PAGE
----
Neanderthals likely died off about 30,000 years ago, but they may have come up with a tool-making technique that influenced later humans in Europe, a new study suggests.
Scientists have uncovered evidence that Neanderthals were making specialized bone tools before modern humans arrived in Europe.
'It opens the possibility that in this case, maybe they' -- modern humans in Europe -- 'learned this tool type from Neanderthals,' said Shannon McPherron, co-author of the study and an archaeologist at the Max Planck Institute for Evolutionary Anthropology in Leipzig, Germany.
This is only one possible scenario, however. Another is that modern humans arrived earlier than scientists thought, and influenced Neanderthals' tool-making. Or maybe the groups just came up with the same ideas independently. Archaeologists will need to keep digging for more evidence.
The new research is published in the journal Proceedings of the National Academy of Sciences.
The artifacts, approximately 50,000 years old, come from two locations in France. Modern humans are thought to have arrived in Europe some 40,000 years ago.
One of the sites is a classic Neanderthal cave site called Pech-de-l'Aze. There, researchers found part of the tip of a bone tool, just a few centimeters long. Scientists believe it is part of a bone tool because of how rounded and polished the tip is.
The other site is Abri Peyrony, located about 35 kilometers away in a shallow valley up against a low cliff base, McPherron said. At Abri Peyrony, excavators found two more fragments like the one at Pech-de-l'Aze, and a complete tool specimen.
McPherron said both of these sites are known to be the stomping grounds of Neanderthals because other fossils and tools characteristic of their species have been found there, and artifacts and bones from modern humans have not been uncovered there. At Pech-de-l'Aze, the skull of a Neanderthal child was found.
'Here we have just Neanderthal deposits, and so we can rule out any contamination from later time period deposits,' McPherron said.
Scientists already knew that Neanderthals could make bone tools, but previous specimens looked just like their stone tools. Archaeologists had established that Neanderthals would take bones and remove flakes to make scrapers, notch tools and hand axes, McPherron said. These tools didn't make use of the inherently distinct properties of bone.
'This paper adds further evidence that during their final 20,000 years, the Neanderthals displayed aspects of behavioral complexity that we normally associate with modern humans,' said Chris Stringer at the Natural History Museum in London, who was not involved in the study, in an e-mail.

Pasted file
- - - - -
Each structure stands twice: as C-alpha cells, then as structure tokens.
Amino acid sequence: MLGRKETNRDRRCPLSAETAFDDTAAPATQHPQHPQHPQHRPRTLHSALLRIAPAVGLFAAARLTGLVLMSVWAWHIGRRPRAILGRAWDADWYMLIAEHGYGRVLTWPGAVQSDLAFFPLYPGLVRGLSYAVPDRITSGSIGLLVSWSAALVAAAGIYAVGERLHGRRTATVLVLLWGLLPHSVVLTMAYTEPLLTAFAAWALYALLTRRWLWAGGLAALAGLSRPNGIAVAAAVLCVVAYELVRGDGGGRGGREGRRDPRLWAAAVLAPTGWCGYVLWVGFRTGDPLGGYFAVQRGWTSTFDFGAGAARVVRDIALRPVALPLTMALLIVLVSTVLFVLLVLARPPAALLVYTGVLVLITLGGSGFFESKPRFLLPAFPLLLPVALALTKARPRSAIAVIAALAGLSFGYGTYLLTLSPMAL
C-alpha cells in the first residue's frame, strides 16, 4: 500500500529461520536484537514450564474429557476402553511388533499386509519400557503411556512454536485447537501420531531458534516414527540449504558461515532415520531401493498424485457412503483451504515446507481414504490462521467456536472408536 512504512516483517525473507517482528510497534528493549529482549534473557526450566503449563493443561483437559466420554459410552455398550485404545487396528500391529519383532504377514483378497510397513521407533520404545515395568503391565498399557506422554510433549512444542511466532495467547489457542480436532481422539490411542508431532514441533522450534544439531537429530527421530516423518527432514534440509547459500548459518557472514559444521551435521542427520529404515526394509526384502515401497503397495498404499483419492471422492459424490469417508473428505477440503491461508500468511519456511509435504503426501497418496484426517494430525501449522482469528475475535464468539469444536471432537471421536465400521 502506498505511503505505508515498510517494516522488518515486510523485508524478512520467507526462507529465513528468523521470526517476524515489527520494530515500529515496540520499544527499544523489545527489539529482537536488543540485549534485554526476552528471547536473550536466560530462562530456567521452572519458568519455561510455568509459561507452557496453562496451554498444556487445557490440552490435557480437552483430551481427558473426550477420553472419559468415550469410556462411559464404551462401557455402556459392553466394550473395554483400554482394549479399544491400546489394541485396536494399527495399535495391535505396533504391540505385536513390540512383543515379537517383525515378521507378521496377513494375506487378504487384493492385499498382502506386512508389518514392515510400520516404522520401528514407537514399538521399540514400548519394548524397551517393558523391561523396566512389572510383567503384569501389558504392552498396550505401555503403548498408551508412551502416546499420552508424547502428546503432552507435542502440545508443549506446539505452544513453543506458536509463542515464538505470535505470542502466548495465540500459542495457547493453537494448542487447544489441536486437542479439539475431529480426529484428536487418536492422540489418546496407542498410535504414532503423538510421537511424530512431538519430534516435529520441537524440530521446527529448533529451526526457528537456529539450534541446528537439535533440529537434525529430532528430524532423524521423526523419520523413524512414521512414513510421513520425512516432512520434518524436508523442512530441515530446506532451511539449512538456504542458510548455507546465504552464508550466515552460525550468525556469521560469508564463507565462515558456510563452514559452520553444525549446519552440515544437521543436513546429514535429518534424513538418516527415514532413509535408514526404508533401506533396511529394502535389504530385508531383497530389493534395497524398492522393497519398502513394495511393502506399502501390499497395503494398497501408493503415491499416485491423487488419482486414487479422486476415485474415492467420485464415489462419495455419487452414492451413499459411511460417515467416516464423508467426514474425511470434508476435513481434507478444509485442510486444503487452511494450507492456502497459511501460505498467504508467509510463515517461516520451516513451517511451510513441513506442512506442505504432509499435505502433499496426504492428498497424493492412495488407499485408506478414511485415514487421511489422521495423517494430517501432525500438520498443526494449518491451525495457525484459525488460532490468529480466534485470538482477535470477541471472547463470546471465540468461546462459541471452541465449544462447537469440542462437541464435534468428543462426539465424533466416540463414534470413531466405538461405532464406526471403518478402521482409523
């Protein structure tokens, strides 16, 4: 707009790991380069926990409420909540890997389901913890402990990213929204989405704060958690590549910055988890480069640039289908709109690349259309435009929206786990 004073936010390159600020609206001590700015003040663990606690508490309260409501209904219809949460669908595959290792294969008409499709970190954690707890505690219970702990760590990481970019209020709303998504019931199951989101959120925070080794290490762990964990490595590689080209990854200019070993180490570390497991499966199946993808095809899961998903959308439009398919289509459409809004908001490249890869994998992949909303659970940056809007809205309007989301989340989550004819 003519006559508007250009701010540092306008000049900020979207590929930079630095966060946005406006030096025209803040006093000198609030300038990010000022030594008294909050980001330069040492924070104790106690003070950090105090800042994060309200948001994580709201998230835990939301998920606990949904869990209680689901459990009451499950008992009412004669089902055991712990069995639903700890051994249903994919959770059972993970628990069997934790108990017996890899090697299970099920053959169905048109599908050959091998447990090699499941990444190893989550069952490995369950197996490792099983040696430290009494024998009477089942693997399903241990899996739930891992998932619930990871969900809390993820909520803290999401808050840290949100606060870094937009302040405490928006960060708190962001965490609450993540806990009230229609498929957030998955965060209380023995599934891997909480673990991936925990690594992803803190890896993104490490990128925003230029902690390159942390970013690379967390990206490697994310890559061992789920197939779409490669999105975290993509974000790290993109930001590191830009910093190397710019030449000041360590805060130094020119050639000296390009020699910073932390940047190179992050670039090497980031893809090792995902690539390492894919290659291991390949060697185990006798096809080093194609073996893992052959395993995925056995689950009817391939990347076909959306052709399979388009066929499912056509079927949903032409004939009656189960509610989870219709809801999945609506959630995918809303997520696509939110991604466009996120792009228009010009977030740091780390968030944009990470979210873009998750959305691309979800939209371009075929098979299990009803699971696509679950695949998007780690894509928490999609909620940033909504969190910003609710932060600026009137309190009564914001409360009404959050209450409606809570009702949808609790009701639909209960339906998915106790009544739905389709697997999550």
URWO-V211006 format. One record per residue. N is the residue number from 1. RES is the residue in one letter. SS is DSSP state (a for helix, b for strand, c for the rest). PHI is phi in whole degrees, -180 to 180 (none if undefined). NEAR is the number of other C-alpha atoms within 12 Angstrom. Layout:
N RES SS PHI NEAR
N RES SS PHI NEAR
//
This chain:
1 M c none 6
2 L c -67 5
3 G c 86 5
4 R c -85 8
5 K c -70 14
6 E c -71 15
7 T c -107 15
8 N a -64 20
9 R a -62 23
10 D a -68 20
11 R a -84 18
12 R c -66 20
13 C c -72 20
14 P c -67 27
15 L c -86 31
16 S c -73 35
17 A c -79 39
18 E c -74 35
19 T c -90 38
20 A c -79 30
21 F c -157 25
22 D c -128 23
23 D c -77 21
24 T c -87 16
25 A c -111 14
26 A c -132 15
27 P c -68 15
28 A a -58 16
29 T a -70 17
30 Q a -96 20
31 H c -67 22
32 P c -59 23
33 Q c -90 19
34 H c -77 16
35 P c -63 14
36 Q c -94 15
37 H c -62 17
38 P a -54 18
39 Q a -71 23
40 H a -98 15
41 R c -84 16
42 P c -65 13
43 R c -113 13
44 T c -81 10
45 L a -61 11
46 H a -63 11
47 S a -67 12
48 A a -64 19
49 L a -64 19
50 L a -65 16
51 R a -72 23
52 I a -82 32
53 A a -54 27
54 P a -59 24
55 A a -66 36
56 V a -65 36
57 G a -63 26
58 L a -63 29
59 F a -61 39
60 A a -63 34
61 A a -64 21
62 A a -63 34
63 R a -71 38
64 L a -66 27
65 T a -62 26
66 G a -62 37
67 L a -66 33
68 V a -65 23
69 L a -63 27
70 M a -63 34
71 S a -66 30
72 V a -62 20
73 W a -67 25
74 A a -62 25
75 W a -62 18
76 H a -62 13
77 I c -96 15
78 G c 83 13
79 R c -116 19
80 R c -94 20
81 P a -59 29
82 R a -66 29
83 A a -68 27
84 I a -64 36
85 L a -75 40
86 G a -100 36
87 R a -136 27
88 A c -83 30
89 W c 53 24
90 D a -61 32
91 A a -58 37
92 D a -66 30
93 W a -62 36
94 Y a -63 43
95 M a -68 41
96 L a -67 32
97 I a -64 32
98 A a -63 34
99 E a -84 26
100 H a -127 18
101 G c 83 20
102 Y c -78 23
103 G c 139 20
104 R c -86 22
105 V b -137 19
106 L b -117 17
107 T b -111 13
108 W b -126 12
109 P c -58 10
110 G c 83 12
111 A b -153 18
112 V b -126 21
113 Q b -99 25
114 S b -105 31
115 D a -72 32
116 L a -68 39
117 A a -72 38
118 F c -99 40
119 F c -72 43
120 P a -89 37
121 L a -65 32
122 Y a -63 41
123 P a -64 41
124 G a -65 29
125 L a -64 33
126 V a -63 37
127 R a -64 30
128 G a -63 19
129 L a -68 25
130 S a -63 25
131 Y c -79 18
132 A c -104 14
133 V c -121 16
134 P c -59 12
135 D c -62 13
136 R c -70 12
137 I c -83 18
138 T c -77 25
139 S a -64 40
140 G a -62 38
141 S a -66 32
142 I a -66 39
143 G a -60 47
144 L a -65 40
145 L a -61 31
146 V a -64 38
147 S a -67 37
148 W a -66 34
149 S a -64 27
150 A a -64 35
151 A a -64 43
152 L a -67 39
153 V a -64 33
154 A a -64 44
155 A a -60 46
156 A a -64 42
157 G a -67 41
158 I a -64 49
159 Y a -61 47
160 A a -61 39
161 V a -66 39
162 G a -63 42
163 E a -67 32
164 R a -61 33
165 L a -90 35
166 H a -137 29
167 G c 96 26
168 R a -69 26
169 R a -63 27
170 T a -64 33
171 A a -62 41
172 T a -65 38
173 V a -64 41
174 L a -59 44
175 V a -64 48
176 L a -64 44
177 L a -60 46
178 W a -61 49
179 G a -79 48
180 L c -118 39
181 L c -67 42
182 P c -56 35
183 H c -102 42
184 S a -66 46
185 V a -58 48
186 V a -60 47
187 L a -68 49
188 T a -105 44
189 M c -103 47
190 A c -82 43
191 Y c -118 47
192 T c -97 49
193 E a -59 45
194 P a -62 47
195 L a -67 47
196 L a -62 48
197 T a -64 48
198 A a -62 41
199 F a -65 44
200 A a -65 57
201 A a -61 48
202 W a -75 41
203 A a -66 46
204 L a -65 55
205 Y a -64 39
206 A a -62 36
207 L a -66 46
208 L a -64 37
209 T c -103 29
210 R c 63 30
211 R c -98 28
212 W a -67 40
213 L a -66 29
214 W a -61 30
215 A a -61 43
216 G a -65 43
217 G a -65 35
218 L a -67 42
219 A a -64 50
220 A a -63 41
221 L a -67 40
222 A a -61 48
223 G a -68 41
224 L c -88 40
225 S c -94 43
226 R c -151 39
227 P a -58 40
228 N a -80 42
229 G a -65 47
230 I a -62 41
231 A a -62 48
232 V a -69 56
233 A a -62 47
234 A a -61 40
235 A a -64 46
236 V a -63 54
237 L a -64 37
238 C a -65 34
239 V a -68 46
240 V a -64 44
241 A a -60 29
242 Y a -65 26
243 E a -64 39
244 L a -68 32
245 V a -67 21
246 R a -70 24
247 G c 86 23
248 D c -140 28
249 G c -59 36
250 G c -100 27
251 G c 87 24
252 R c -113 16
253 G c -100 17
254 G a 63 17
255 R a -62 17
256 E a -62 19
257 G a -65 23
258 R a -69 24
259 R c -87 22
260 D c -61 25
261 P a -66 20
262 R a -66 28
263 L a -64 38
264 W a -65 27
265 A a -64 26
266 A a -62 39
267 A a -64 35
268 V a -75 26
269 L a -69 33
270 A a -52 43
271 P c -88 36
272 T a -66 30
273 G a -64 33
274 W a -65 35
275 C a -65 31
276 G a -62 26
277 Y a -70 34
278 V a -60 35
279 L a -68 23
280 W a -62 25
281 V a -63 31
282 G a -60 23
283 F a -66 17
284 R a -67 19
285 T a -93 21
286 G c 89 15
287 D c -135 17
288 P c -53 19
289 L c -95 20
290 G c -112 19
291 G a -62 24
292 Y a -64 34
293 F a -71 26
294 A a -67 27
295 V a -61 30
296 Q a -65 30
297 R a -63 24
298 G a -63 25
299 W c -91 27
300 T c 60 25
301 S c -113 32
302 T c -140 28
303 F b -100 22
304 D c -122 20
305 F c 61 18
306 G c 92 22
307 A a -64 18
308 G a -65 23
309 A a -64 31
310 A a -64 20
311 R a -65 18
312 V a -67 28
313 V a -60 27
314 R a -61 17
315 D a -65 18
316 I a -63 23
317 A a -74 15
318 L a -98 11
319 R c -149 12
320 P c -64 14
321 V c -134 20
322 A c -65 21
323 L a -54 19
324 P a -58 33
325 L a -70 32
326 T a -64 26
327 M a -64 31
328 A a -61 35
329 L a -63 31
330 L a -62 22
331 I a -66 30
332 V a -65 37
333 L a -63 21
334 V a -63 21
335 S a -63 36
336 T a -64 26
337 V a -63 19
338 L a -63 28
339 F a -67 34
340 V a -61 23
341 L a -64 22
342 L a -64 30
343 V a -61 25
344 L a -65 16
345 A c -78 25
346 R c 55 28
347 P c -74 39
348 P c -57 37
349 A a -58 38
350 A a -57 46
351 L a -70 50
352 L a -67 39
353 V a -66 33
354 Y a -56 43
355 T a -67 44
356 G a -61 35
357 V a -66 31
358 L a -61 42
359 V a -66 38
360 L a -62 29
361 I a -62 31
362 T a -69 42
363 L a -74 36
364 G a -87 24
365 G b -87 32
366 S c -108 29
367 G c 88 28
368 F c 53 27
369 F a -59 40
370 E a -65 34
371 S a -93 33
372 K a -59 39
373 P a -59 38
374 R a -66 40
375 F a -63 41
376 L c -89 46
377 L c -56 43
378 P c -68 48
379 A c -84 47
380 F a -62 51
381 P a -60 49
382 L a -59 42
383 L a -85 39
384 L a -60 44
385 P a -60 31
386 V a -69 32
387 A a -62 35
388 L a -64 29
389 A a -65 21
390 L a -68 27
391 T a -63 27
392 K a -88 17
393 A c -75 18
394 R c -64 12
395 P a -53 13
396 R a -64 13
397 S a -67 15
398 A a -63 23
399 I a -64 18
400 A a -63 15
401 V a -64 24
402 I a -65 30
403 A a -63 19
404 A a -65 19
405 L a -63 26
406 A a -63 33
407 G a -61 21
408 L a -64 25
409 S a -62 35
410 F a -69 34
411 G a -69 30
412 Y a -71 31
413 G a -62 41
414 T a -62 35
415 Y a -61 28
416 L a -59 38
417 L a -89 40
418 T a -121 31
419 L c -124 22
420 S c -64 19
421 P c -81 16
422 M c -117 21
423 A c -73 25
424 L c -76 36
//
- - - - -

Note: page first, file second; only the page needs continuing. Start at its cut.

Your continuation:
The four newly discovered tool fragments appear very similar to a leather smoother called a lissoir, meaning 'to make smooth.' Neanderthals appear to have made them from the ribs of an animal the size of a red deer.
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A lissoir compacts a hide, makes the leather more water resistant and easier to work with, and gives it a shine, McPherron said. This type of tool is commonly found at some of the oldest modern human sites in Western Europe.
High-end leather workers today still use such tools. To emphasize this point, McPherron and colleagues bought one on the Internet.
Researchers compared the wear and tear on one of their specimens to damage to a tool that the researchers produced themselves, used against a hide. They found similarities -- but they haven't proven that the Neanderthal tools were for leather crafting.
'A whole study has to be done to actually demonstrate that that's what they were used for,' he said.
The lissoir is a tool made of bone that cannot be made of stone, McPherron said. It 'takes advantage of the flexibility and pliability and supple aspects of bone.'
These are the oldest specialized bone tools -- meaning they were made in a way that focuses on the properties of bone -- in Europe, McPherron said. They are not the oldest in the world.
In Africa, modern humans were making similarly complicated bone tools around the same time. In Turkey, sophisticated bone tools have been found as well, from about the same time.
So, did Neanderthals learn these tool-making technologies from humans who came from elsewhere? If that's the case, that means modern humans were in Europe earlier than previously believed, McPherron said.
He and his colleagues suspect that these tools predate the arrival of humans, which would suggest that Neanderthals invented them independently. But he suspects there will be debate about whether the 50,000-year-old tools are old enough to be certain that there weren't already modern humans in Europe.
There are still a lot of open questions: How widespread are these tools? How did Neanderthals make them, and how did modern humans make them? What kind of animals were used?
Ron Pinhasi, researcher at the University College Dublin, called this research 'an important and interesting study' in an e-mail.
But he noted that this does not suggest that Neanderthals had the same cognitive capacities as modern humans.
Cave art and art objects are one of the hallmarks of modern humans during this time period, called the Upper Palaeolithic. There have not been any clear-cut discoveries of Neanderthals making bone ornaments or other such objects, Pinhasi said.
'In my opinion, it is the capacity to produce objects whose function is non-utilitarian (and most likely symbolic) which marks a major leap in human evolution and this leap is not yet evidenced in the case of Neanderthals and other premodern humans,' Pinhasi said.
So, Neanderthals may not have been carving bone for art's sake, but they may have independently invented something useful enough to be sold online today.
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